Figure 5 summaries the NIF capsule backlighter design. Laser light ablating a plastic shell 2 mm in diameter and ${\sim}20~\unicode[STIX]{x03BC}\text{m}$ thick drives an implosion which produces a hot, compressed core that in turn emits a bright X-ray flash. Geometrically, the NIF beams are classified as either ‘inner cone’ (64 beams) or ‘outer cone’ (128 beams) based on their angle of propagation with respect to the hohlraum axis. The inner cone beams, 23– $30^{\circ }$  off-axis, are difficult to couple to the hohlraum walls, so they are used to drive the backlighter with $1/3$ of NIF’s energy. Four of the authors (Craxton, McKenty, Zhang and Garcia) have done 2-D laser-pointing optimization and coupling calculations to support this design, and a fifth (Liedahl) has done 1-D radiation hydrodynamics simulations to estimate the X-ray yield and duration to assist in laser pulse shaping. The simulations reveal a significant amount of emission from 0.5 to 2.5 ns, as the laser ablates the plastic shell, prior to the core flash at ${\sim}2.7$  ns. The simulated core flash, ${\sim}200$  ps in duration and ${\sim}100~\unicode[STIX]{x03BC}\text{m}$ in diameter, is dominated by the opacity-relevant ‘harder’ x-rays (energies ${>}700$  eV), while the earlier ‘run-in’ is a mixture of ‘harder’ and ‘softer’ X-rays (below 700 eV) including carbon K-shell emission from the plastic shell material. Since the capsule is accelerated by ablation (inverse rocket effect), the run-in emission occurs mainly at high radius ( ${>}0.8$  mm). The collimator’s 0.5 mm aperture (see figure 2) also blocks the axial spectrometer from seeing nearly all the run-in emission, so the transmission spectrum is almost entirely obtained during the brief period of the core flash. The $20~\unicode[STIX]{x03BC}\text{m}$ thickness is nearly optimal for this laser set-up: significantly thicker shells (e.g. 30–40  $\unicode[STIX]{x03BC}\text{m}$ thick) will not accelerate as much, resulting in weaker output; thinner shells will be fully ablated (‘burn through’) before imploding, also resulting in weaker output.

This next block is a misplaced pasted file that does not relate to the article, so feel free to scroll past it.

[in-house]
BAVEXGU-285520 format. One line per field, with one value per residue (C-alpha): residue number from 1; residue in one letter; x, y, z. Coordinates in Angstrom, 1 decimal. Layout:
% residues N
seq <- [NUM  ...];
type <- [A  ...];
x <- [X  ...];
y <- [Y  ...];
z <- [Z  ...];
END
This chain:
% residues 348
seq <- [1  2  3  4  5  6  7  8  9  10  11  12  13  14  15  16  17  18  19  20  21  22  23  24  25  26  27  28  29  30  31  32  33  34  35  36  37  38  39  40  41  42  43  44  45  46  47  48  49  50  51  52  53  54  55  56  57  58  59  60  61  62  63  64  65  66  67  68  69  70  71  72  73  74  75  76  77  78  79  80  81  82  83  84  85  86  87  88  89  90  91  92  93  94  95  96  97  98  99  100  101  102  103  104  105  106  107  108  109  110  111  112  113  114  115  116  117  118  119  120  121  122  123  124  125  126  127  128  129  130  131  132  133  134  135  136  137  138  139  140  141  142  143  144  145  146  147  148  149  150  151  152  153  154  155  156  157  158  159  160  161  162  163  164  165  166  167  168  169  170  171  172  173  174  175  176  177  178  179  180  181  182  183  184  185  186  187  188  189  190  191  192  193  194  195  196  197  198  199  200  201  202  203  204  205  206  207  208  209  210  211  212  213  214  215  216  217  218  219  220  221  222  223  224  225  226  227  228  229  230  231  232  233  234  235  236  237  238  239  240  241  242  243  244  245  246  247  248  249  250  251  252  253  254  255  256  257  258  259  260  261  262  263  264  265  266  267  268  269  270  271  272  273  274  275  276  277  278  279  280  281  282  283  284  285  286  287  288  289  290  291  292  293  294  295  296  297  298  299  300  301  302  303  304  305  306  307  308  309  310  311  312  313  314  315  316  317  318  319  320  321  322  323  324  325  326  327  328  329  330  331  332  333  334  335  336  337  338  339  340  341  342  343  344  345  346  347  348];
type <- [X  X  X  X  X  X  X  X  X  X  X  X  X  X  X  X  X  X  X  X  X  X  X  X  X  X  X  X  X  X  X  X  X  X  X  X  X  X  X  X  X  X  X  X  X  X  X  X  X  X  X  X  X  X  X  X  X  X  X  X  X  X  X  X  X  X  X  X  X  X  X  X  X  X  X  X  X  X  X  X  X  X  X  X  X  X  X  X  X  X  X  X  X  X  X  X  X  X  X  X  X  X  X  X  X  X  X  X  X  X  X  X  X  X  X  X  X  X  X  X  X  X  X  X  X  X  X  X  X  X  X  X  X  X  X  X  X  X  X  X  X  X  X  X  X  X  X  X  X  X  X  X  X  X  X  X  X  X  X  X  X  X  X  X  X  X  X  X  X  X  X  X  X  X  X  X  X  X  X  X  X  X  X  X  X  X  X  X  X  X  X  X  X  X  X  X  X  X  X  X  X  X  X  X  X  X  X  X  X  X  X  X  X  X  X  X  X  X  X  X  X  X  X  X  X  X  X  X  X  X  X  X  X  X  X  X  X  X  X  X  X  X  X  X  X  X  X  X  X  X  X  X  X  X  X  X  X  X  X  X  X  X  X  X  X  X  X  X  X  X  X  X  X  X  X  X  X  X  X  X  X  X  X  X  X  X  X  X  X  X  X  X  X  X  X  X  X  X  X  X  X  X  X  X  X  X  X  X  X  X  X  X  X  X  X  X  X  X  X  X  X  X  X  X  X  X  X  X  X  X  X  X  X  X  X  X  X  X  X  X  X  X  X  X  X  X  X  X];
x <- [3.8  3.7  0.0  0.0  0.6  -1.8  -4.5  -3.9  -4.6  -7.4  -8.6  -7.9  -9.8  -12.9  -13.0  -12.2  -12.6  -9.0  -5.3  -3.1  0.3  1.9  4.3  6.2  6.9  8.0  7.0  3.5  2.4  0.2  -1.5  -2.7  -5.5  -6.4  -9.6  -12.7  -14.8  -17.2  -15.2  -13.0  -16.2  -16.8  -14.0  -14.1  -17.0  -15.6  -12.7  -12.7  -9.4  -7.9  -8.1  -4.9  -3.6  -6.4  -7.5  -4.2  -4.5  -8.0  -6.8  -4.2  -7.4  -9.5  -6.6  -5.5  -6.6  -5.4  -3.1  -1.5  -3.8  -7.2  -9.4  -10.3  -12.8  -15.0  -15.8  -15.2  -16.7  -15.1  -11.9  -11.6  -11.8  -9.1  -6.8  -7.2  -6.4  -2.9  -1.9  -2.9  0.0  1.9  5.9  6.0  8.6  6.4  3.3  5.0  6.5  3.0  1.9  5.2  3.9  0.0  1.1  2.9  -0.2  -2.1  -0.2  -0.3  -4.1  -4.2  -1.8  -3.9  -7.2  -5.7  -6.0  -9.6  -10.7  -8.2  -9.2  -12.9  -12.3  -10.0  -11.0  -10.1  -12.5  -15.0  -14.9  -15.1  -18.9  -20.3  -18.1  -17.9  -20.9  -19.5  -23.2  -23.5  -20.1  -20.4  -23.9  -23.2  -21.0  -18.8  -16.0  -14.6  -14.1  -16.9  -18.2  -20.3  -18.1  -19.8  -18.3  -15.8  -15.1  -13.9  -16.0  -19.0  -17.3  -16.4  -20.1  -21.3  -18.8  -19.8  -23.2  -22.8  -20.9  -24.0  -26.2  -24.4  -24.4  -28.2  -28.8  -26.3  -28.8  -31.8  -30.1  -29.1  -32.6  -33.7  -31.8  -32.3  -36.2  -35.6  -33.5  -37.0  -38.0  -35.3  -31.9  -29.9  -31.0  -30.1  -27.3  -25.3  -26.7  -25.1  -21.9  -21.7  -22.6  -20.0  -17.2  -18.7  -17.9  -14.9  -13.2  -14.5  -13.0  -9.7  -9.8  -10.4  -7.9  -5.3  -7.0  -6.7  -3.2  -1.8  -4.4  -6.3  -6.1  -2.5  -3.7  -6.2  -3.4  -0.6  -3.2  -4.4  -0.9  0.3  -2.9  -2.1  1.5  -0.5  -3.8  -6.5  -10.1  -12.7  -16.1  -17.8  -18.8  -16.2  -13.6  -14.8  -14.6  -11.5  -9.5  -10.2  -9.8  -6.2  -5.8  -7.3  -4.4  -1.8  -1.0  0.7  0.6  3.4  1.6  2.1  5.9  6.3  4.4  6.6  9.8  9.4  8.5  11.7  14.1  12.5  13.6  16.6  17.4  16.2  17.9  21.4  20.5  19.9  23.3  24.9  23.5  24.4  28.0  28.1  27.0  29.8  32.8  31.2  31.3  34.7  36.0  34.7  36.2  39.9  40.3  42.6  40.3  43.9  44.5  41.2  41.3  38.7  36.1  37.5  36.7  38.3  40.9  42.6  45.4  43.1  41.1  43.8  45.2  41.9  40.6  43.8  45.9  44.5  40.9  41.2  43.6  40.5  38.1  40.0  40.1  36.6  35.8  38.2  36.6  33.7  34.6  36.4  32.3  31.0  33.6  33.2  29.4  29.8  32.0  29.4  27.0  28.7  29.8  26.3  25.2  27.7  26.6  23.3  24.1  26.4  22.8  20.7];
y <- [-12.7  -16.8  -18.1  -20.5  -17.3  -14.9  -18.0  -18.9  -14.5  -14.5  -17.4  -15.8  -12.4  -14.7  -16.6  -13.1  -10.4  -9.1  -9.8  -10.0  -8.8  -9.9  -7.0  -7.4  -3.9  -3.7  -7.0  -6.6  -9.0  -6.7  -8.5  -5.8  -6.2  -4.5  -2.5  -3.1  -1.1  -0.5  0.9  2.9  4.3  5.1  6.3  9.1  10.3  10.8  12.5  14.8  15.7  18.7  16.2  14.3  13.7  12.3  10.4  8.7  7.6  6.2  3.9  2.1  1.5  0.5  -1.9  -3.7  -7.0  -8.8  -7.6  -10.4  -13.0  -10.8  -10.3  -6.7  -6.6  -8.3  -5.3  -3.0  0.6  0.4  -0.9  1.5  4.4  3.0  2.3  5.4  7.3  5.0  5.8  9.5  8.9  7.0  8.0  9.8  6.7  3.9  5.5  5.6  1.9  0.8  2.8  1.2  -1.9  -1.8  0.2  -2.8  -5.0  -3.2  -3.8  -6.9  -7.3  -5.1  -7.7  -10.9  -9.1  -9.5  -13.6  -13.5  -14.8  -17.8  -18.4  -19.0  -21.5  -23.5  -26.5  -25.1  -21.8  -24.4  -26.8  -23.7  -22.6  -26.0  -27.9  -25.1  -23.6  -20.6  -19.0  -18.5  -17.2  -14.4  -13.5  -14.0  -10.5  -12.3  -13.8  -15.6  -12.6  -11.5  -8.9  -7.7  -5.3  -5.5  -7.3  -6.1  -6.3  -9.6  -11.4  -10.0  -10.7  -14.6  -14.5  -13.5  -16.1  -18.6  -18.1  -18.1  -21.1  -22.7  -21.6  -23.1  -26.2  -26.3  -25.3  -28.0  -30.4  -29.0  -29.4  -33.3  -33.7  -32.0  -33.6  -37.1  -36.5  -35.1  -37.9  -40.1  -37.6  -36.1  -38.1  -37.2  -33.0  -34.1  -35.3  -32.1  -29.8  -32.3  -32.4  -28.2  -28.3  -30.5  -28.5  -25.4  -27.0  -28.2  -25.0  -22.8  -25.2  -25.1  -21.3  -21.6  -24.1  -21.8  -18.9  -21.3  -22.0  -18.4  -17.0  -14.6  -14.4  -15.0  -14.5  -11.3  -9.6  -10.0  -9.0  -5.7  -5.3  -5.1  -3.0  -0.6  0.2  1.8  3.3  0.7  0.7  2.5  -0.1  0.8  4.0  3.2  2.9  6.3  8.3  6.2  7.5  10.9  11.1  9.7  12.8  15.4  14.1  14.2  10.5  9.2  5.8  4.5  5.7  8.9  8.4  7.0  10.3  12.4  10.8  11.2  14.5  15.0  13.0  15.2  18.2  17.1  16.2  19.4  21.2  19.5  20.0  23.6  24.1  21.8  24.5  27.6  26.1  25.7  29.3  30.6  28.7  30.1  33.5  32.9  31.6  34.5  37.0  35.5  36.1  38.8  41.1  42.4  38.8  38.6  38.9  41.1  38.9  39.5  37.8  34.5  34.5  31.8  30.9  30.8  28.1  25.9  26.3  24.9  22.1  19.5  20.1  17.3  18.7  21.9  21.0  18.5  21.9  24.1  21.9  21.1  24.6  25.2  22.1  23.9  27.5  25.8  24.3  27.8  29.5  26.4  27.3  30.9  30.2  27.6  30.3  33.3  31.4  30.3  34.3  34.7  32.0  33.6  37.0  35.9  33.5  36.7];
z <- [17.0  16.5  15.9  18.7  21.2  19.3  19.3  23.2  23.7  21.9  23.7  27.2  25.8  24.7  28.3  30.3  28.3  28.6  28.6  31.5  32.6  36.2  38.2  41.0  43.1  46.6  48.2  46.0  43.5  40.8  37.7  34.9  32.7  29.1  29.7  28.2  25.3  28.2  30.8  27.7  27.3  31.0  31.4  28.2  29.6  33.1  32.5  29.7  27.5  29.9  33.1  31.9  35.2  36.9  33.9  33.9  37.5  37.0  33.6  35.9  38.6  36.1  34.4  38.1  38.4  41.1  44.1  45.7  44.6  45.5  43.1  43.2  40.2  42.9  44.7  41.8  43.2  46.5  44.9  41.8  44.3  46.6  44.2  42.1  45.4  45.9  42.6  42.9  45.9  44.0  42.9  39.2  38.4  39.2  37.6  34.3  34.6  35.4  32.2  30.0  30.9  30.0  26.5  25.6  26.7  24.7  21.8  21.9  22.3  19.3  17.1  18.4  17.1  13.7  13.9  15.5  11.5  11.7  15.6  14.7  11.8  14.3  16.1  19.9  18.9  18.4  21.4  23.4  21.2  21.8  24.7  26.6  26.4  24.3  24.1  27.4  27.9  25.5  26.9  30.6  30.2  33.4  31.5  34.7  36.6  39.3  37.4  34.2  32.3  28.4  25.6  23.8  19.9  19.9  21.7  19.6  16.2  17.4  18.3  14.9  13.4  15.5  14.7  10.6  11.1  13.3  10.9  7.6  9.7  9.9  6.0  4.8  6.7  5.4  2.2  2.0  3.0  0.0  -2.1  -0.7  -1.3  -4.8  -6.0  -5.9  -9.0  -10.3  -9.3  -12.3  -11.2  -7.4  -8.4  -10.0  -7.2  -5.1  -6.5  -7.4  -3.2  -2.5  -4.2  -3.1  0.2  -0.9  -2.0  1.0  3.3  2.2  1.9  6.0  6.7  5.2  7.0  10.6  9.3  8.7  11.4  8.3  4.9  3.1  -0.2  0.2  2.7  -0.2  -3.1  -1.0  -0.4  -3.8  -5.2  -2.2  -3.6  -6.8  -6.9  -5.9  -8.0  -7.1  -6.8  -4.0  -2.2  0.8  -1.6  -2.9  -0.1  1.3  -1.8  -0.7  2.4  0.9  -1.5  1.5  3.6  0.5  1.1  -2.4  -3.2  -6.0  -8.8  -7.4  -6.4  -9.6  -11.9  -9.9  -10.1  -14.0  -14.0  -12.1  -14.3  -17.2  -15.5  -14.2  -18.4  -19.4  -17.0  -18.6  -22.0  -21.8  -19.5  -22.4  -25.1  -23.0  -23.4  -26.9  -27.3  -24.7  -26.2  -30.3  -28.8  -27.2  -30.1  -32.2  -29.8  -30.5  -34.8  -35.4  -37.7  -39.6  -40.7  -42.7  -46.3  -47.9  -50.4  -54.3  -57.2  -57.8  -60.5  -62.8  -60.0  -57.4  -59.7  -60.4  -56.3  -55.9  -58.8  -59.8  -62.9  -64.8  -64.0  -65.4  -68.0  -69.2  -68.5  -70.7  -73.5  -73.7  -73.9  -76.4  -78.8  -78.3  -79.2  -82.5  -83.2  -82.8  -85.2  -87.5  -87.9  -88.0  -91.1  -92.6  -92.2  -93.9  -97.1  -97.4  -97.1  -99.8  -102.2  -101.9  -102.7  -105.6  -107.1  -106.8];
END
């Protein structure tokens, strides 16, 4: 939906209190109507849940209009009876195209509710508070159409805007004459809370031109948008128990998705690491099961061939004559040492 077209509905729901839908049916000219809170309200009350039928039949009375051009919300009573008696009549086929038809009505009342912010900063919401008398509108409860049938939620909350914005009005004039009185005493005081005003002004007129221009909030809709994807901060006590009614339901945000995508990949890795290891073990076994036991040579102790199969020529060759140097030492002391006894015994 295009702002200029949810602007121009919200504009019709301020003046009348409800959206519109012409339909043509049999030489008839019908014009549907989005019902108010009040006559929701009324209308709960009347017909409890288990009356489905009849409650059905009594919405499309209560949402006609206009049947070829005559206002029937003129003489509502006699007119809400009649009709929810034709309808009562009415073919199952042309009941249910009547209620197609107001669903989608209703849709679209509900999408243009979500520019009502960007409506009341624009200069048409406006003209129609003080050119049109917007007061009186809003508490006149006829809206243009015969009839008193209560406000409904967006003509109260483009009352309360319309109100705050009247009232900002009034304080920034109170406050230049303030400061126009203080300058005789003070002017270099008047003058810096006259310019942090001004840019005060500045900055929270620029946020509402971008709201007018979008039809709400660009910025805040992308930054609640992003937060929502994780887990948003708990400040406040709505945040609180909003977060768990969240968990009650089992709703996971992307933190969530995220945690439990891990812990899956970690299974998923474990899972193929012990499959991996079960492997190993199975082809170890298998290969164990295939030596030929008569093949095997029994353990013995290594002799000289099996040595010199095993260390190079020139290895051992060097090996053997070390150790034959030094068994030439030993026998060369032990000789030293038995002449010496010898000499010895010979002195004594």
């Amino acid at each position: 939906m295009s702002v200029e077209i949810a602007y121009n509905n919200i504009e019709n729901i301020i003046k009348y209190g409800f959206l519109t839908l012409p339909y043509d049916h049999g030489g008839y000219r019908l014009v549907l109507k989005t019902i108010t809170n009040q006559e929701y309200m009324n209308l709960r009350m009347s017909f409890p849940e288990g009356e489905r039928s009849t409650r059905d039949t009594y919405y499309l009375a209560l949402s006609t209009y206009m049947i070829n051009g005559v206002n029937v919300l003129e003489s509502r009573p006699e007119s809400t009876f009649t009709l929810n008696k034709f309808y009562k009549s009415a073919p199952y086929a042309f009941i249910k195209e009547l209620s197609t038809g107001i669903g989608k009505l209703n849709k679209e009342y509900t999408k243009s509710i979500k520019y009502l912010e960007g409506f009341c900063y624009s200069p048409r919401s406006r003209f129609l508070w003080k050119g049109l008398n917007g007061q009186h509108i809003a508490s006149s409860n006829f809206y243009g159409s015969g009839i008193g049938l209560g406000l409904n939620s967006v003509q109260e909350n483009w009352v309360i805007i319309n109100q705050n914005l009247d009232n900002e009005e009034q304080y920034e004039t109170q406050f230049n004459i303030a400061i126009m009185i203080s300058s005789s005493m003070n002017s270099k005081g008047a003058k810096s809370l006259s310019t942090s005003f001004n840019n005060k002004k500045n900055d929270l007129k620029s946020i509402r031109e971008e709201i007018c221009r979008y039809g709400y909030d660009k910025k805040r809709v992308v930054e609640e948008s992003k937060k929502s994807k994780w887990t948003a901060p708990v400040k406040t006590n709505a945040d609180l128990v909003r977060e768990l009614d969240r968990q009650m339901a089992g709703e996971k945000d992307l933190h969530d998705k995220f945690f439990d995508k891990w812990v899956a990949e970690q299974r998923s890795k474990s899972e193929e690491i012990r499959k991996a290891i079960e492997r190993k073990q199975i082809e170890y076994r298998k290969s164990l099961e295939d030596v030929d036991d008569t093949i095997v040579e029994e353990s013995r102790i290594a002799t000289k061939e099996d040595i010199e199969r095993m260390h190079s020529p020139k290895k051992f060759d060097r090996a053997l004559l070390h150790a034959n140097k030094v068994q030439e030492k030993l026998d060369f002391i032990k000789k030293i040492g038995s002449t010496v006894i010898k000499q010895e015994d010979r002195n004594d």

Given the 2-D nature of the laser drive, actual capsule performance is expected to differ somewhat from the 1-D simulation. The non-uniform illumination shown in the inset to figure 5 leads to a ‘pancake’ implosion whose core is elongated normal to the transmission axis. This is expected to increase the backlighter source diameter and duration, reduce the core temperature and total X-ray yield, but should have the beneficial effects of (i) beaming more X-rays along the axis of the experiment since more of the emitting surface is visible from the axis, and (ii) spoiling very-hard X-ray output which would cause undesirable background in the spectrometer. Results of experiments to establish the actual capsule performance are being prepared for publication (Opachich et al. Reference Opachich2017).